editione1.0.8Updated August 24, 2022
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Coding ability assessment is essential to the interview process. But there are many kinds of coding questions, and they have varying difficulty, style, and efficacy at measuring coding skills in ways that are representative of the challenges of the job.
It’s generally important that your question bank cover both basic and more advanced coding. If you have only questions that are sufficiently easy that you feel any strong engineer should be able to answer (FizzBuzz, for example), then you’re not going to get enough signal on the candidate’s problem-solving or ability to handle anything that is nontrivial. But if questions are mostly very hard, false negatives become common. Since coding questions can be noisy, you will typically want multiple interviewers and questions on your interview loop.
cautionFocusing exclusively on coding in the interview process is generally unwise. Doing so provides a poor candidate experience as well, because candidates want to show what they’ve done and what they know, not just their ability to solve toy problems.*
The spectrum of types of coding questions you can ask ranges from those that are heavily algorithm-focused (like a dynamic programming problem) to those that more closely resemble real-world scenarios. It’s best to match the kind of coding questions you ask to the kind of work you expect candidates to do; this practice gives you more useful signal and is more engaging for the candidate. It is not wise to include coding questions that are either math problems in disguise (unless mathematical skill is a job requirement) or that feel arbitrary. Even strong candidates may struggle with problems that feel completely artificial.
The one caveat is that if you are hiring recent graduates, you can reasonably expect that they have taken algorithm classes in college; testing them against those types of questions will give you some signal of how much they were able to retain. However, if you’re hiring for entry level roles and comparing people with CS degrees to bootcamp graduates or those who are self-taught, this approach will produce strongly biased results.
Almost all good coding questions will have a way to scale in difficulty so that every candidate can make at least some amount of progress. The wider the difficulty range of your question, the more you can distinguish great candidates from merely competent ones.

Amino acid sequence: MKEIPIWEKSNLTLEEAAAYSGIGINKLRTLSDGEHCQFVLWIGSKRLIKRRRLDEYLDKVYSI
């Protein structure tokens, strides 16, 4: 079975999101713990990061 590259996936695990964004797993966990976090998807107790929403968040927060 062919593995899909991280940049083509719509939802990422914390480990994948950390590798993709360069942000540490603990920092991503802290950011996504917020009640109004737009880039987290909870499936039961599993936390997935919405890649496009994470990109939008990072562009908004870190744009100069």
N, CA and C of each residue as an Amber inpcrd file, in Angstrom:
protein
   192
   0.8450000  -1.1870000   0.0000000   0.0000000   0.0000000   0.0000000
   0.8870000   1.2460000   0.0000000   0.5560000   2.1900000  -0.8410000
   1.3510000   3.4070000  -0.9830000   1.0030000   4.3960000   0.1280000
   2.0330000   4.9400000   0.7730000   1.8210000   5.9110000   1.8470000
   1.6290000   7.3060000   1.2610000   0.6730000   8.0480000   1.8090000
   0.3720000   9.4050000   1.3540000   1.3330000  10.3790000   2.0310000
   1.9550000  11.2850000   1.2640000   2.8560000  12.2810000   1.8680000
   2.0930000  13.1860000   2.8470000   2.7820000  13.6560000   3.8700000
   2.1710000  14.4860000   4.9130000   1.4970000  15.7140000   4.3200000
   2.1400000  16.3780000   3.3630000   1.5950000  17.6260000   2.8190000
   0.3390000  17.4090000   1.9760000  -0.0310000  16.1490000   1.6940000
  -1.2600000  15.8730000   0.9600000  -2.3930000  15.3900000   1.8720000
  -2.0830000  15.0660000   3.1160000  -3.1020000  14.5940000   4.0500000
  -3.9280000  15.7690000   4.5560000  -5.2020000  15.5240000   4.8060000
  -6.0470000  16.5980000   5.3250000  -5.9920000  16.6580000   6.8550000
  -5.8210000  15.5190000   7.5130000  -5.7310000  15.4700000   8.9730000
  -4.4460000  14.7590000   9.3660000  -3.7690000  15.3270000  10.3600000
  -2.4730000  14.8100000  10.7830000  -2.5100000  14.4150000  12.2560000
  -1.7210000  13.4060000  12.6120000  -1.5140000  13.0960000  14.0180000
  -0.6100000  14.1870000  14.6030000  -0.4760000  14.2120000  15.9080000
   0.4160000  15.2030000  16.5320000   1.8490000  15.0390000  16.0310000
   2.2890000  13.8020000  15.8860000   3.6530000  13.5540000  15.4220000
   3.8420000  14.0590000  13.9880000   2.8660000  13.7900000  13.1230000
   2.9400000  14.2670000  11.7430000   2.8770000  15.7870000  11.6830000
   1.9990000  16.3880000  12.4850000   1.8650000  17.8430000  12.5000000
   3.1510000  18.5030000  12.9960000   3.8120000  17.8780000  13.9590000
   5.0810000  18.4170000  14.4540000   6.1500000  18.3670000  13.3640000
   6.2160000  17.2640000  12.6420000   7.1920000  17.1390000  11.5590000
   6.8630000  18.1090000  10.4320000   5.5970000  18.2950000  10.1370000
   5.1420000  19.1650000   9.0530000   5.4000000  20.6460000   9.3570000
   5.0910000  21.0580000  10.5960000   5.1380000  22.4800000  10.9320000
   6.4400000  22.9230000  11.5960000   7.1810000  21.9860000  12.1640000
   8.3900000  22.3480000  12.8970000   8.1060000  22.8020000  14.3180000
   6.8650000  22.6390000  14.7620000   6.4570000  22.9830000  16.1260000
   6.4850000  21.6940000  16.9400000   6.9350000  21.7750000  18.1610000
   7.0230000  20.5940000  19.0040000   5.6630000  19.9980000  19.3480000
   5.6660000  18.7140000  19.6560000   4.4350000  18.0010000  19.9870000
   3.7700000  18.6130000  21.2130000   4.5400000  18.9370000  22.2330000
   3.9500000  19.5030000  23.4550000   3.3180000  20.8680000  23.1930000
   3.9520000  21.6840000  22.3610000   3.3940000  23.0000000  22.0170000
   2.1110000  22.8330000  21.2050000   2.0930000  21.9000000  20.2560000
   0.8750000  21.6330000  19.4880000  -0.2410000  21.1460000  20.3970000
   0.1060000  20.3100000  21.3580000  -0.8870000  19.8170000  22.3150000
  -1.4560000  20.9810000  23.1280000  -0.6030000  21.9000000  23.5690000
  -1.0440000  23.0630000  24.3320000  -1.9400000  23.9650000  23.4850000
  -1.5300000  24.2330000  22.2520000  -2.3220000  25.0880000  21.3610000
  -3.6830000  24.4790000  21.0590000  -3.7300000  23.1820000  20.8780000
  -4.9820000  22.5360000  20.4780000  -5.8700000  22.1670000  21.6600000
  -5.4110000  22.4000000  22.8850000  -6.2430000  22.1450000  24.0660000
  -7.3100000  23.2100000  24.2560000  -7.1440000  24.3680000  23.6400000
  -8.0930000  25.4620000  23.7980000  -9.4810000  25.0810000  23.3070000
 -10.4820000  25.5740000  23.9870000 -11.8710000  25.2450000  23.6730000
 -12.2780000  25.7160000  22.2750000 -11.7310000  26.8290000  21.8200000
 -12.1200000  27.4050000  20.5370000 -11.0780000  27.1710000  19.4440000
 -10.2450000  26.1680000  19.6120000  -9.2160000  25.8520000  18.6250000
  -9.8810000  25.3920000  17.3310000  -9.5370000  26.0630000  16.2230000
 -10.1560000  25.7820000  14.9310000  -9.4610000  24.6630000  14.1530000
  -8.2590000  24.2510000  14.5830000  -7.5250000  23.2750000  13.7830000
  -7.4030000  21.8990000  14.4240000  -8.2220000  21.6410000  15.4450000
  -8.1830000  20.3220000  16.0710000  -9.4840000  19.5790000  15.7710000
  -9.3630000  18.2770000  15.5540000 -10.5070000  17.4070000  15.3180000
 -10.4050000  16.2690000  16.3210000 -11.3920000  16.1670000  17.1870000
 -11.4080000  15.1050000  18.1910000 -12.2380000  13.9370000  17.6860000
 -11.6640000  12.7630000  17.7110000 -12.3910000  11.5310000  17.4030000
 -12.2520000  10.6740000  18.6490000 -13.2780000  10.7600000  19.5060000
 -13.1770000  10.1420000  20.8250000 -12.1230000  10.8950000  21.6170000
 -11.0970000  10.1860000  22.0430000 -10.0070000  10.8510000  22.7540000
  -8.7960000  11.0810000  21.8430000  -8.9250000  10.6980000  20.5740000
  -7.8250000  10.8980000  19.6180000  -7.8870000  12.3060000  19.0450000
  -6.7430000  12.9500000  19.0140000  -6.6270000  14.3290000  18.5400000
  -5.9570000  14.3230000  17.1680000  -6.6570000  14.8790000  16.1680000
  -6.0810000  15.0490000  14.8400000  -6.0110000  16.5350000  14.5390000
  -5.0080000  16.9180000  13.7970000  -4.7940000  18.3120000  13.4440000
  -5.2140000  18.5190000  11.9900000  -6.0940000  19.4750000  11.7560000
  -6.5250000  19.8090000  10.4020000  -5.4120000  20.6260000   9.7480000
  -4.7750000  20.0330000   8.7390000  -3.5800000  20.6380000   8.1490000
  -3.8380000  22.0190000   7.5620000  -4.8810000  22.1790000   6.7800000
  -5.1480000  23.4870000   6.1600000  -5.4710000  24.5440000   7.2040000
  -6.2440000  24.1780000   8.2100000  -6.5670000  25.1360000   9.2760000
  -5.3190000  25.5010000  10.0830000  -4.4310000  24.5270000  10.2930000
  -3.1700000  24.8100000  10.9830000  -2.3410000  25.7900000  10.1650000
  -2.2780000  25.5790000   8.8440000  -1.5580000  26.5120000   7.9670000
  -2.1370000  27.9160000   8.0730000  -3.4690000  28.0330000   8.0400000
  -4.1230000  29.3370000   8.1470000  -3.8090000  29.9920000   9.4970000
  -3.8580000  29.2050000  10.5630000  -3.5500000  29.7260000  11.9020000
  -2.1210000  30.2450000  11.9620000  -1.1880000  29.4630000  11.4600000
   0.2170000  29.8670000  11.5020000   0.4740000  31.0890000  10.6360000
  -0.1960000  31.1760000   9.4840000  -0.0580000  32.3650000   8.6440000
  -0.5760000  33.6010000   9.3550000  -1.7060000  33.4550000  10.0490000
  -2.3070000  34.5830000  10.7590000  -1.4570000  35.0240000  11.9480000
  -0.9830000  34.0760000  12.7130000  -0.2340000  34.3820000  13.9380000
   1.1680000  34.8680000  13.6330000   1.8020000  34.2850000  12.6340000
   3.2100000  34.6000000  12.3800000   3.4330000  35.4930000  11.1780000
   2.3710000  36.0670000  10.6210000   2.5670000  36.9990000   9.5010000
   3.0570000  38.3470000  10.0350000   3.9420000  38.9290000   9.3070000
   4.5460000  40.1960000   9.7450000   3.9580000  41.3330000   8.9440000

It’s possible that any candidate you test has seen leaked questions from your prior interviews. But what you think could be an indicator could also be completely benign—no problem is going to be new to everyone, and there’s almost always some chance that you will ask a question that someone has heard elsewhere. Making sure that the questions you ask reflect the skills required for the role will help you steer clear of generic, low-signal questions.
It’s generally best to let the candidate choose the programming language that they use for coding questions, unless language expertise is critical to the role. Strong engineers are usually able to pick up new languages quickly. But some roles do demand deep expertise in complex languages. In either case, it’s most effective to be clear with the candidate about their options and to encourage them to use the languages they are most comfortable with. If they choose a language that they think will impress you but that they do not use regularly, or if they choose one used by your company, they may underperform.
How demanding to be about language and library knowledge requires careful judgement. Unless it is a hands-on format, it’s important to remember that the candidate answering coding questions doesn’t have access to the resources they normally would. This means you can relax your expectations around language syntax and library functions. Whiteboard code will never compile, so don’t treat it like it has to.